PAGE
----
An Art Deco emerald, diamond and enamel brooch, by Hennell, circa 1925,

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Lot 133
An Art Deco emerald, diamond and enamel brooch, by Hennell, circa 1925,
Containing an engraved emerald, dated 1813-14, probably presented by the Mughal Emperor Akbar II (Reg. 1806-1837) to Mary Hood

Sold for £ 150,062 (US$ 196,403) inc. premium
An Art Deco emerald, diamond and enamel brooch, by Hennell, circa 1925, Containing an engraved emerald, dated 1813-14, probably presented by the Mughal Emperor Akbar II (Reg. 1806-1837) to Mary Hood
The Mughal emerald of octagonal-cut, engraved with five lines in nasta'liq, interspersed with floral motifs, bearing the name Mary Hood and the date 1813-14, within an openwork frame of black enamel, brilliant and single-cut diamonds with calibré-cut emerald highlights at each corner, mounted in platinum, signed Hennell, brooch dimensions 3.1 x 3.3cm, emerald dimensions 2.4 x 2.65cm, tooled leather fitted case by Hennell, 4 Southampton St, Bloomsbury London


  • Accompanied by a report from The Gem and Pearl Laboratory stating that the emerald is of Colombian origin with minor clarity enhancement. Report number 17738, dated 23 August 2019.

    Mary Elizabeth Frederica Stewart-Mackenzie, Lady Hood (1783-1862)
    Thence by descent
    Private UK Collection

    The brass plaque on the reverse of the fitted case reads: "This emerald is engraved in Persian with the following words: cream of the pillars of the state, Queen and music of the age, Mary Frederica Elizabeth Hood, noblest of women, Princess, child of the Majesty of Mahommed Akbar, the Emperor, the Warrior. 1813."

    However, the inscription may be more accurately translated as: "The essence of ..., the water of life of the age, Princess Mary Frederica Elizabeth Hood, the lady excelled in glory, [considered] the glorious child of Muhammad Akbar Padshah, the Conqueror 1229 (1813-14)."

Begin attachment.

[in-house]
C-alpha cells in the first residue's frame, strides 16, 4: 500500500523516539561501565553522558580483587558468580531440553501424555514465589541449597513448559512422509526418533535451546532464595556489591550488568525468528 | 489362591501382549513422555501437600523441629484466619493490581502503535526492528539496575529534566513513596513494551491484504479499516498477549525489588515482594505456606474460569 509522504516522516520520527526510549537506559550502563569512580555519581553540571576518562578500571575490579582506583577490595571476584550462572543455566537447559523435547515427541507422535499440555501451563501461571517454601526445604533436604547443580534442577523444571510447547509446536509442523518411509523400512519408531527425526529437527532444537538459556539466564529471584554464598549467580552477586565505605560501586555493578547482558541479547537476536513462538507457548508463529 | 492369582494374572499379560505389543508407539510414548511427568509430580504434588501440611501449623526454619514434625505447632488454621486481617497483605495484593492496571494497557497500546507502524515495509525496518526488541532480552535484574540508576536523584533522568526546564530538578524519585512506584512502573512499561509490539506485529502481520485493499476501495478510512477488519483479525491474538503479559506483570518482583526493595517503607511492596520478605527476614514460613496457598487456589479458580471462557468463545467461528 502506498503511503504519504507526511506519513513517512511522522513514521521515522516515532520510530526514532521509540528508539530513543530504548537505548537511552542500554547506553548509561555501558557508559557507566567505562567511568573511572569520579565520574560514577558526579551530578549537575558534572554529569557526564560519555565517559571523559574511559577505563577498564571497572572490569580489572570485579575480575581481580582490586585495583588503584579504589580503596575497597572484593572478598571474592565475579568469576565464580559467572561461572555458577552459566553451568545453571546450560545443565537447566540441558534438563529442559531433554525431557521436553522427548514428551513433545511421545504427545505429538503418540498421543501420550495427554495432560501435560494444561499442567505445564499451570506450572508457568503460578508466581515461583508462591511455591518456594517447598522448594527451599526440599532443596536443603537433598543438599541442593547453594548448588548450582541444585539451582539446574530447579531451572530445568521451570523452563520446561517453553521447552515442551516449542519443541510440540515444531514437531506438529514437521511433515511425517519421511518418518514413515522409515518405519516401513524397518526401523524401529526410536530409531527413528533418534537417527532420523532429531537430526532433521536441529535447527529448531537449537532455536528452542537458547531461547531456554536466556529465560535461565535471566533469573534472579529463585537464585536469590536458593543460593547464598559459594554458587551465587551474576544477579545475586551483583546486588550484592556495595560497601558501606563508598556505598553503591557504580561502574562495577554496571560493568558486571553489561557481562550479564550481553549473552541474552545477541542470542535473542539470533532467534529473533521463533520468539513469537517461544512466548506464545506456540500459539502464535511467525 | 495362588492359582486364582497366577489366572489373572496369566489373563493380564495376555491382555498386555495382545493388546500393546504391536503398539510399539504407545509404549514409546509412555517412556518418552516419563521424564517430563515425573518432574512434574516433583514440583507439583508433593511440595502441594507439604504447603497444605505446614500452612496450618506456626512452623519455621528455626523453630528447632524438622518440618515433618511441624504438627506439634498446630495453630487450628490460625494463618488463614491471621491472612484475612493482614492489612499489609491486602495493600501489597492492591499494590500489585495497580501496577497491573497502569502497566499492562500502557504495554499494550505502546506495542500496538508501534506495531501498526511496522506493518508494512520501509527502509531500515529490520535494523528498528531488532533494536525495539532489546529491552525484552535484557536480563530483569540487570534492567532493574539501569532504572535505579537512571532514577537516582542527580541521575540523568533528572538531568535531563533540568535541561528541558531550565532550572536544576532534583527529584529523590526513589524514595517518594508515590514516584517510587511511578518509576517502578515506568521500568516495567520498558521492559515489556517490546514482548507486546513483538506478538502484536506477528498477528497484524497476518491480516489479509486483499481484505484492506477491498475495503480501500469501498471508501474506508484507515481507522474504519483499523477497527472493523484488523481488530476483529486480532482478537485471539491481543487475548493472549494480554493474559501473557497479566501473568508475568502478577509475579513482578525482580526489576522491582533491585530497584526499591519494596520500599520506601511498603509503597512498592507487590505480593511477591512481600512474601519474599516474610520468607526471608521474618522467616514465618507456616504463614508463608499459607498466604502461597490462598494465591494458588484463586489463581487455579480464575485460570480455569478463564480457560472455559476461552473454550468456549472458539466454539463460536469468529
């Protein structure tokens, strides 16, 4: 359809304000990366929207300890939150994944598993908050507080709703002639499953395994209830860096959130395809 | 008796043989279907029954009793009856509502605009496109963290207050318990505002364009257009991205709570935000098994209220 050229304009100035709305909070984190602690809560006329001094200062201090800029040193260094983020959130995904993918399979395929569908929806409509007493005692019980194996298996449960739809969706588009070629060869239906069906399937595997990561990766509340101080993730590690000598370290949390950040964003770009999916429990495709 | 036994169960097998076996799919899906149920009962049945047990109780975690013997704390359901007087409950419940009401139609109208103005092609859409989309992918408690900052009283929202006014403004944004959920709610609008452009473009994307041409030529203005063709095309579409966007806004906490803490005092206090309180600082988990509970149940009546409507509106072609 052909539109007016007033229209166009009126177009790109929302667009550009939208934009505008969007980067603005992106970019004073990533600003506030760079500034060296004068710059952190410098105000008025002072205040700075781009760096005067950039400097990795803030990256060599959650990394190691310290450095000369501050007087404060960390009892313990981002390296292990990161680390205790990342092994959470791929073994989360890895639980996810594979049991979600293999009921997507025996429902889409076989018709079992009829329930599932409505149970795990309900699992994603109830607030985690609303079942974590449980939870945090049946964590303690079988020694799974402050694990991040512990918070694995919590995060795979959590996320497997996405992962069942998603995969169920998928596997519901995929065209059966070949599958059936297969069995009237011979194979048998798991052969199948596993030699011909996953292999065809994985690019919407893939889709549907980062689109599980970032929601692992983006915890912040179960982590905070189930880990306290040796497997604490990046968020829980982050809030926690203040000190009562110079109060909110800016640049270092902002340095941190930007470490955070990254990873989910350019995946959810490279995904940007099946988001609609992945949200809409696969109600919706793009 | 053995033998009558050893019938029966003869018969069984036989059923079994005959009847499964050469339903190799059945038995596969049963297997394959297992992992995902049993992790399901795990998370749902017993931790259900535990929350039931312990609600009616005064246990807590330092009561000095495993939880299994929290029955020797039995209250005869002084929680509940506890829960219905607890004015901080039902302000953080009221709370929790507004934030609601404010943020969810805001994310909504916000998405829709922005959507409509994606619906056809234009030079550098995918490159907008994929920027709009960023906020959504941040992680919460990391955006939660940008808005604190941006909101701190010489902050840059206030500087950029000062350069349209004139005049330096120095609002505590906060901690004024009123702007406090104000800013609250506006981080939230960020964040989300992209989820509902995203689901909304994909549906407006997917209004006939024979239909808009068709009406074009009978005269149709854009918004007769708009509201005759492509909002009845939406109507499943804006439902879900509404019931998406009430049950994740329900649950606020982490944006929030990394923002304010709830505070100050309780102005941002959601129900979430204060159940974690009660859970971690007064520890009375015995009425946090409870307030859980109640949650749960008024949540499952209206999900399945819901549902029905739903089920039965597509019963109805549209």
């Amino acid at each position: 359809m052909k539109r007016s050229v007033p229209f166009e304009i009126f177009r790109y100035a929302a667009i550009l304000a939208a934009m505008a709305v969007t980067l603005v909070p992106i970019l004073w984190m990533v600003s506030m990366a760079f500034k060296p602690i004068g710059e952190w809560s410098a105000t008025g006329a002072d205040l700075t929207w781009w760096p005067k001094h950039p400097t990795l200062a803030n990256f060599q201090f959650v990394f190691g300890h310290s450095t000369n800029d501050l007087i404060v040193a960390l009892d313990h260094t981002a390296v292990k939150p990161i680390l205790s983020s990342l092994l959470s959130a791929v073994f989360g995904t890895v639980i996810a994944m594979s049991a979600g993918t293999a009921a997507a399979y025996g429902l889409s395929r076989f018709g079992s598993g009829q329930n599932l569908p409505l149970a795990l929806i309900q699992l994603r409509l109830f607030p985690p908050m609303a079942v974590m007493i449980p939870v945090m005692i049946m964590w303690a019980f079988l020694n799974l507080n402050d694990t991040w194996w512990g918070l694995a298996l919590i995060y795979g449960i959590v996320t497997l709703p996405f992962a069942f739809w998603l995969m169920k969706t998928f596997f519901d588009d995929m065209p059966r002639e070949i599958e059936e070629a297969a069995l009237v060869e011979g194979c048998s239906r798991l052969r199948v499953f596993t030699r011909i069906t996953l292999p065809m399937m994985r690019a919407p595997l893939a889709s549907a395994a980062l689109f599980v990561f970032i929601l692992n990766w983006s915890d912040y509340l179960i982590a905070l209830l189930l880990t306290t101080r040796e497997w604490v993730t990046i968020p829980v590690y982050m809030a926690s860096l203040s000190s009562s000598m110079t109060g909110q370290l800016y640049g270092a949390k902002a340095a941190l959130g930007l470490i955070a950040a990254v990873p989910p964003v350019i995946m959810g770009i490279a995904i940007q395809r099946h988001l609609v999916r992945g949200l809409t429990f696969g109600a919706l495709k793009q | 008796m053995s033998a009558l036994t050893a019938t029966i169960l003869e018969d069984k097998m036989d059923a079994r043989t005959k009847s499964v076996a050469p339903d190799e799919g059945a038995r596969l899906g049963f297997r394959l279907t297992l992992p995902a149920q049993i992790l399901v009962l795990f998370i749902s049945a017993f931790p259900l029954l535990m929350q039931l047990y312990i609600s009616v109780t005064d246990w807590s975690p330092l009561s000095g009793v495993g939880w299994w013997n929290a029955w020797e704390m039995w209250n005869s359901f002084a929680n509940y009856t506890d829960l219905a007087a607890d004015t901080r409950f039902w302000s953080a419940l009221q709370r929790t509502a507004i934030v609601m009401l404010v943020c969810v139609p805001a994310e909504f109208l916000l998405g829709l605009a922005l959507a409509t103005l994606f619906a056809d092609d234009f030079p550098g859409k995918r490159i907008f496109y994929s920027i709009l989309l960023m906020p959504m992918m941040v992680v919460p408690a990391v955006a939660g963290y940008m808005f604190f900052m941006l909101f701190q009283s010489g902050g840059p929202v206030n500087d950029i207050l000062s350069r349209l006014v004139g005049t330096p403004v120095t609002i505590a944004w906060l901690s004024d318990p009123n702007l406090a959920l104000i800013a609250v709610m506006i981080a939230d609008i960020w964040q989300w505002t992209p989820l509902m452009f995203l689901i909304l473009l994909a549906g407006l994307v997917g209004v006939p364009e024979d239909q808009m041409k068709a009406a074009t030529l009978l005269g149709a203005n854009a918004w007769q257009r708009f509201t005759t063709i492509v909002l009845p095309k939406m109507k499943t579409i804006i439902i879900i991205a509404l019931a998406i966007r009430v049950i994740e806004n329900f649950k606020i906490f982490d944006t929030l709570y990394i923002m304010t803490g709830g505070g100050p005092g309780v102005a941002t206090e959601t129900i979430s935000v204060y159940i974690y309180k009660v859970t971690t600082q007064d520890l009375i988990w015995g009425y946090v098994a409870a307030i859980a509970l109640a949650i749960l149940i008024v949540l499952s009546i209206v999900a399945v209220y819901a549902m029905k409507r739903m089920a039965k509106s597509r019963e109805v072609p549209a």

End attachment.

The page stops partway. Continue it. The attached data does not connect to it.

Lady Hood, also known as Lady Hood Mackenzie, Mrs Stewart-Mackenzie as well as the sobriquet "The Hooded Lassie", was the heiress of Francis Humberston Mackenzie, British soldier, politician and botanist, chief of clan Mackenzie and last Baron Seaforth (1754-1815). She was also the prototype for the character, Ellen Douglas, in Sir Walter Scott's poem "The Lady of the Lake".

    Born in Tarradale, Ross-shire, the Hon. Maria Elizabeth Frederica Mackenzie (known as Mary) was the eldest of four brothers and six sisters. Her youth, spent on the Mackenzie estates, Brahan Castle and Stornoway, the homes of her ancestors, fostered a lifelong love of the Highlands and its history and legends.

    In 1801, the family moved to Barbados where her father took up the position of Governor. There she met her first husband, Admiral Sir Samuel Hood (1762-1814), who was attracted to her "superior mind, happy disposition, cultivated tastes and engaging eagerness for life". They married in November 1804 at Bridgetown in the presence of her parents and despite their difference in age - he was 20 years her senior - formed a devoted bond.

    Hood, was one of Nelson's captains and had served at Santa Cruz and the Battle of the Nile. When he lost an arm during a sea-battle in 1805, Mary wrote "I love him ten times better than ever and I think he has shown himself a greater hero in his sick chamber than ever he did on the quarter deck."

    When Sir Samuel was away at sea, Mary lived chiefly in England and became friends with Lady Louisa Stuart, Mary Berry, Lady Stafford, Lady Anne Barnard, and Catherine Wellesley, wife of the Duke of Wellington. One evening, in London, she escorted the Princess of Wales to Covent Garden Theatre and was introduced to the Duke of Cumberland. It was also during this time that she forged a firm friendship with Sir Walter Scott, who was also a friend of her father. Scott valued her knowledge of Scottish lore and her "noble and generous feeling and manners, with something of the pride of high birth and a great deal of the kindly warmth of domestic affection." The two corresponded regularly and he would often attempt to lift her spirits when her husband was at war.

    In 1811, Sir Samuel was appointed Commander-in-Chief of the East Indies, and the couple sailed to India. There, Lady Hood travelled extensively and is documented as having charmed the upper echelons of Anglo-Indian society with her graceful manners. The splendour of her travels, sometimes by palanquin (a covered litter with bearers), were likened – perhaps fancifully - to regal progresses and attracted the attentions of Indian royalty. It is said she also acquired a taste for smoking the hookah and could claim to have been the first British woman to have shot a tiger.